Relationships and communication
Another focus of a digital citizenship curriculum should be relationships and communication. How we communicate online with one another is important to developing and maintaining relationships through digital communication. Assuring tone, inflection, and meaning are not misconstrued through email, texts, and other forms of digital communication will be an ongoing skill that students will work on and develop throughout their education and beyond.
Cyberbullying and digital drama
Cyberbullying has become a serious problem that many schools are dealing with on a regular basis. Cyberbullying is not only an abundant issue with more than 37% of young people between the ages of 12 and 17 reporting being bullied online, but the consequences can be destructive.
Young people who experience cyberbullying are at a much higher risk of self-harm and suicidal behaviors than those who don’t. Teaching students how to recognize cyberbullying and what to do if they experience or observe it is a fundamental part of an impactful digital citizenship curriculum in combination with strict zero-tolerance policies.
Digital footprints and reputation
Another key aspect of digital citizenship is understanding that everything posted online is permanent. Even if you delete messages or posts, there is still a digital record of all communications. Also, your digital footprint is directly correlated with your reputation. Anything you post online about yourself and what you are doing or anything you post about others including comments, pictures, and other forms of content, can resurface years later and harm your reputation.
All students should understand that their digital footprint can have consequences down the road that they could never have imagined, especially if they participate in cyberbullying and other forms of online harassment.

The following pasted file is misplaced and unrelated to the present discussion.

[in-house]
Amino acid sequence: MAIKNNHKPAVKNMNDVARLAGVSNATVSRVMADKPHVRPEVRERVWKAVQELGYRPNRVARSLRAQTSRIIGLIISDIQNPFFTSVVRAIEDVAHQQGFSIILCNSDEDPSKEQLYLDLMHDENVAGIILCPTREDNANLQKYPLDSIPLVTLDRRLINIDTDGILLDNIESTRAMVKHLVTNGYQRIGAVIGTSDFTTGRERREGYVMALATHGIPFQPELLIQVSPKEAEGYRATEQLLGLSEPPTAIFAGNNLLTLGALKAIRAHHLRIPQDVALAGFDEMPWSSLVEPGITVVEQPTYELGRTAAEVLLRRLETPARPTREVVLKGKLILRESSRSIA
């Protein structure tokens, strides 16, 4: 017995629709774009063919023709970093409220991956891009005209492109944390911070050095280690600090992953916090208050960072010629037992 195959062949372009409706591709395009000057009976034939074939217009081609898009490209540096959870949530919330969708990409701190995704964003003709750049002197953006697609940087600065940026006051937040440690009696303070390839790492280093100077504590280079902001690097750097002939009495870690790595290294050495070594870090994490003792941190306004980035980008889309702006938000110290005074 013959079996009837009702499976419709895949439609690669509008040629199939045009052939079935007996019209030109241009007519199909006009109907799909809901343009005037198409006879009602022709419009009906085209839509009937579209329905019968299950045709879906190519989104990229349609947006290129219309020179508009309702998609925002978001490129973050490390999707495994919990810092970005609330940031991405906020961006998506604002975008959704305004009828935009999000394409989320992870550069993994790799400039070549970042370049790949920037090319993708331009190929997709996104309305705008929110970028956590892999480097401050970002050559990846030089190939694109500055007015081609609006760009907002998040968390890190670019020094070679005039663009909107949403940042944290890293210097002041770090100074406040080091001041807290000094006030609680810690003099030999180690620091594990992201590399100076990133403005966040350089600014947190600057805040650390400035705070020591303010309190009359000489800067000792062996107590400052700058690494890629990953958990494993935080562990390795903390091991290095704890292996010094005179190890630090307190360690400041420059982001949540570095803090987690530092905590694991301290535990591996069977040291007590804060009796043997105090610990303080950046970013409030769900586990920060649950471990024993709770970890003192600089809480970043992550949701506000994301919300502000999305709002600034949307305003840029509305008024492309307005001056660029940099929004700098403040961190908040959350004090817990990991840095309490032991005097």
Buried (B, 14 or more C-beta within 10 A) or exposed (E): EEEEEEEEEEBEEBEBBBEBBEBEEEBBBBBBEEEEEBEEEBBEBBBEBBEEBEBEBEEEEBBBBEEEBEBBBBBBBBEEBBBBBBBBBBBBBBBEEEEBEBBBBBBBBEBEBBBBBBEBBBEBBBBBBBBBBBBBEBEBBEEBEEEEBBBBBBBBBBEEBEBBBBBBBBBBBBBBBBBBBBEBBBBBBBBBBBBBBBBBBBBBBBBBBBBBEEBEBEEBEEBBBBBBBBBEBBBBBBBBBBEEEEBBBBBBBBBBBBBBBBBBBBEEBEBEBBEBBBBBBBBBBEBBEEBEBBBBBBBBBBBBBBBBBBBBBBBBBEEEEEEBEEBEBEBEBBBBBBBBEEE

Creative credit, copyright, and plagiarism
Creative credit, copyright, and plagiarism are topics that have come into focus in recent years, especially with the development of AI programs like ChatGPT. Students should understand the basics of why it is important to give creative credit to originators, what copyright is and how it works, as well as how plagiarism is fundamentally wrong, even as society is introducing the use of AI into more arenas.
As more and more young people are getting online at earlier ages, many would argue that from as early as kindergarten, we should at least be introduced to some ideas of digital citizenship. Then, once students start reaching the age of middle school and they are preparing to be more active online, schools should introduce curricula to help students navigate the digital world in a way that is safe and constructive.
About the Author:
Ryan Harris is a copywriter focused on eLearning and the digital transitions going on in the education realm. Before turning to writing full time, Ryan worked for five years as a teacher in Tulsa and then spent six years overseeing product development at many successful Edtech companies, including 2U, EPAM, and NovoEd.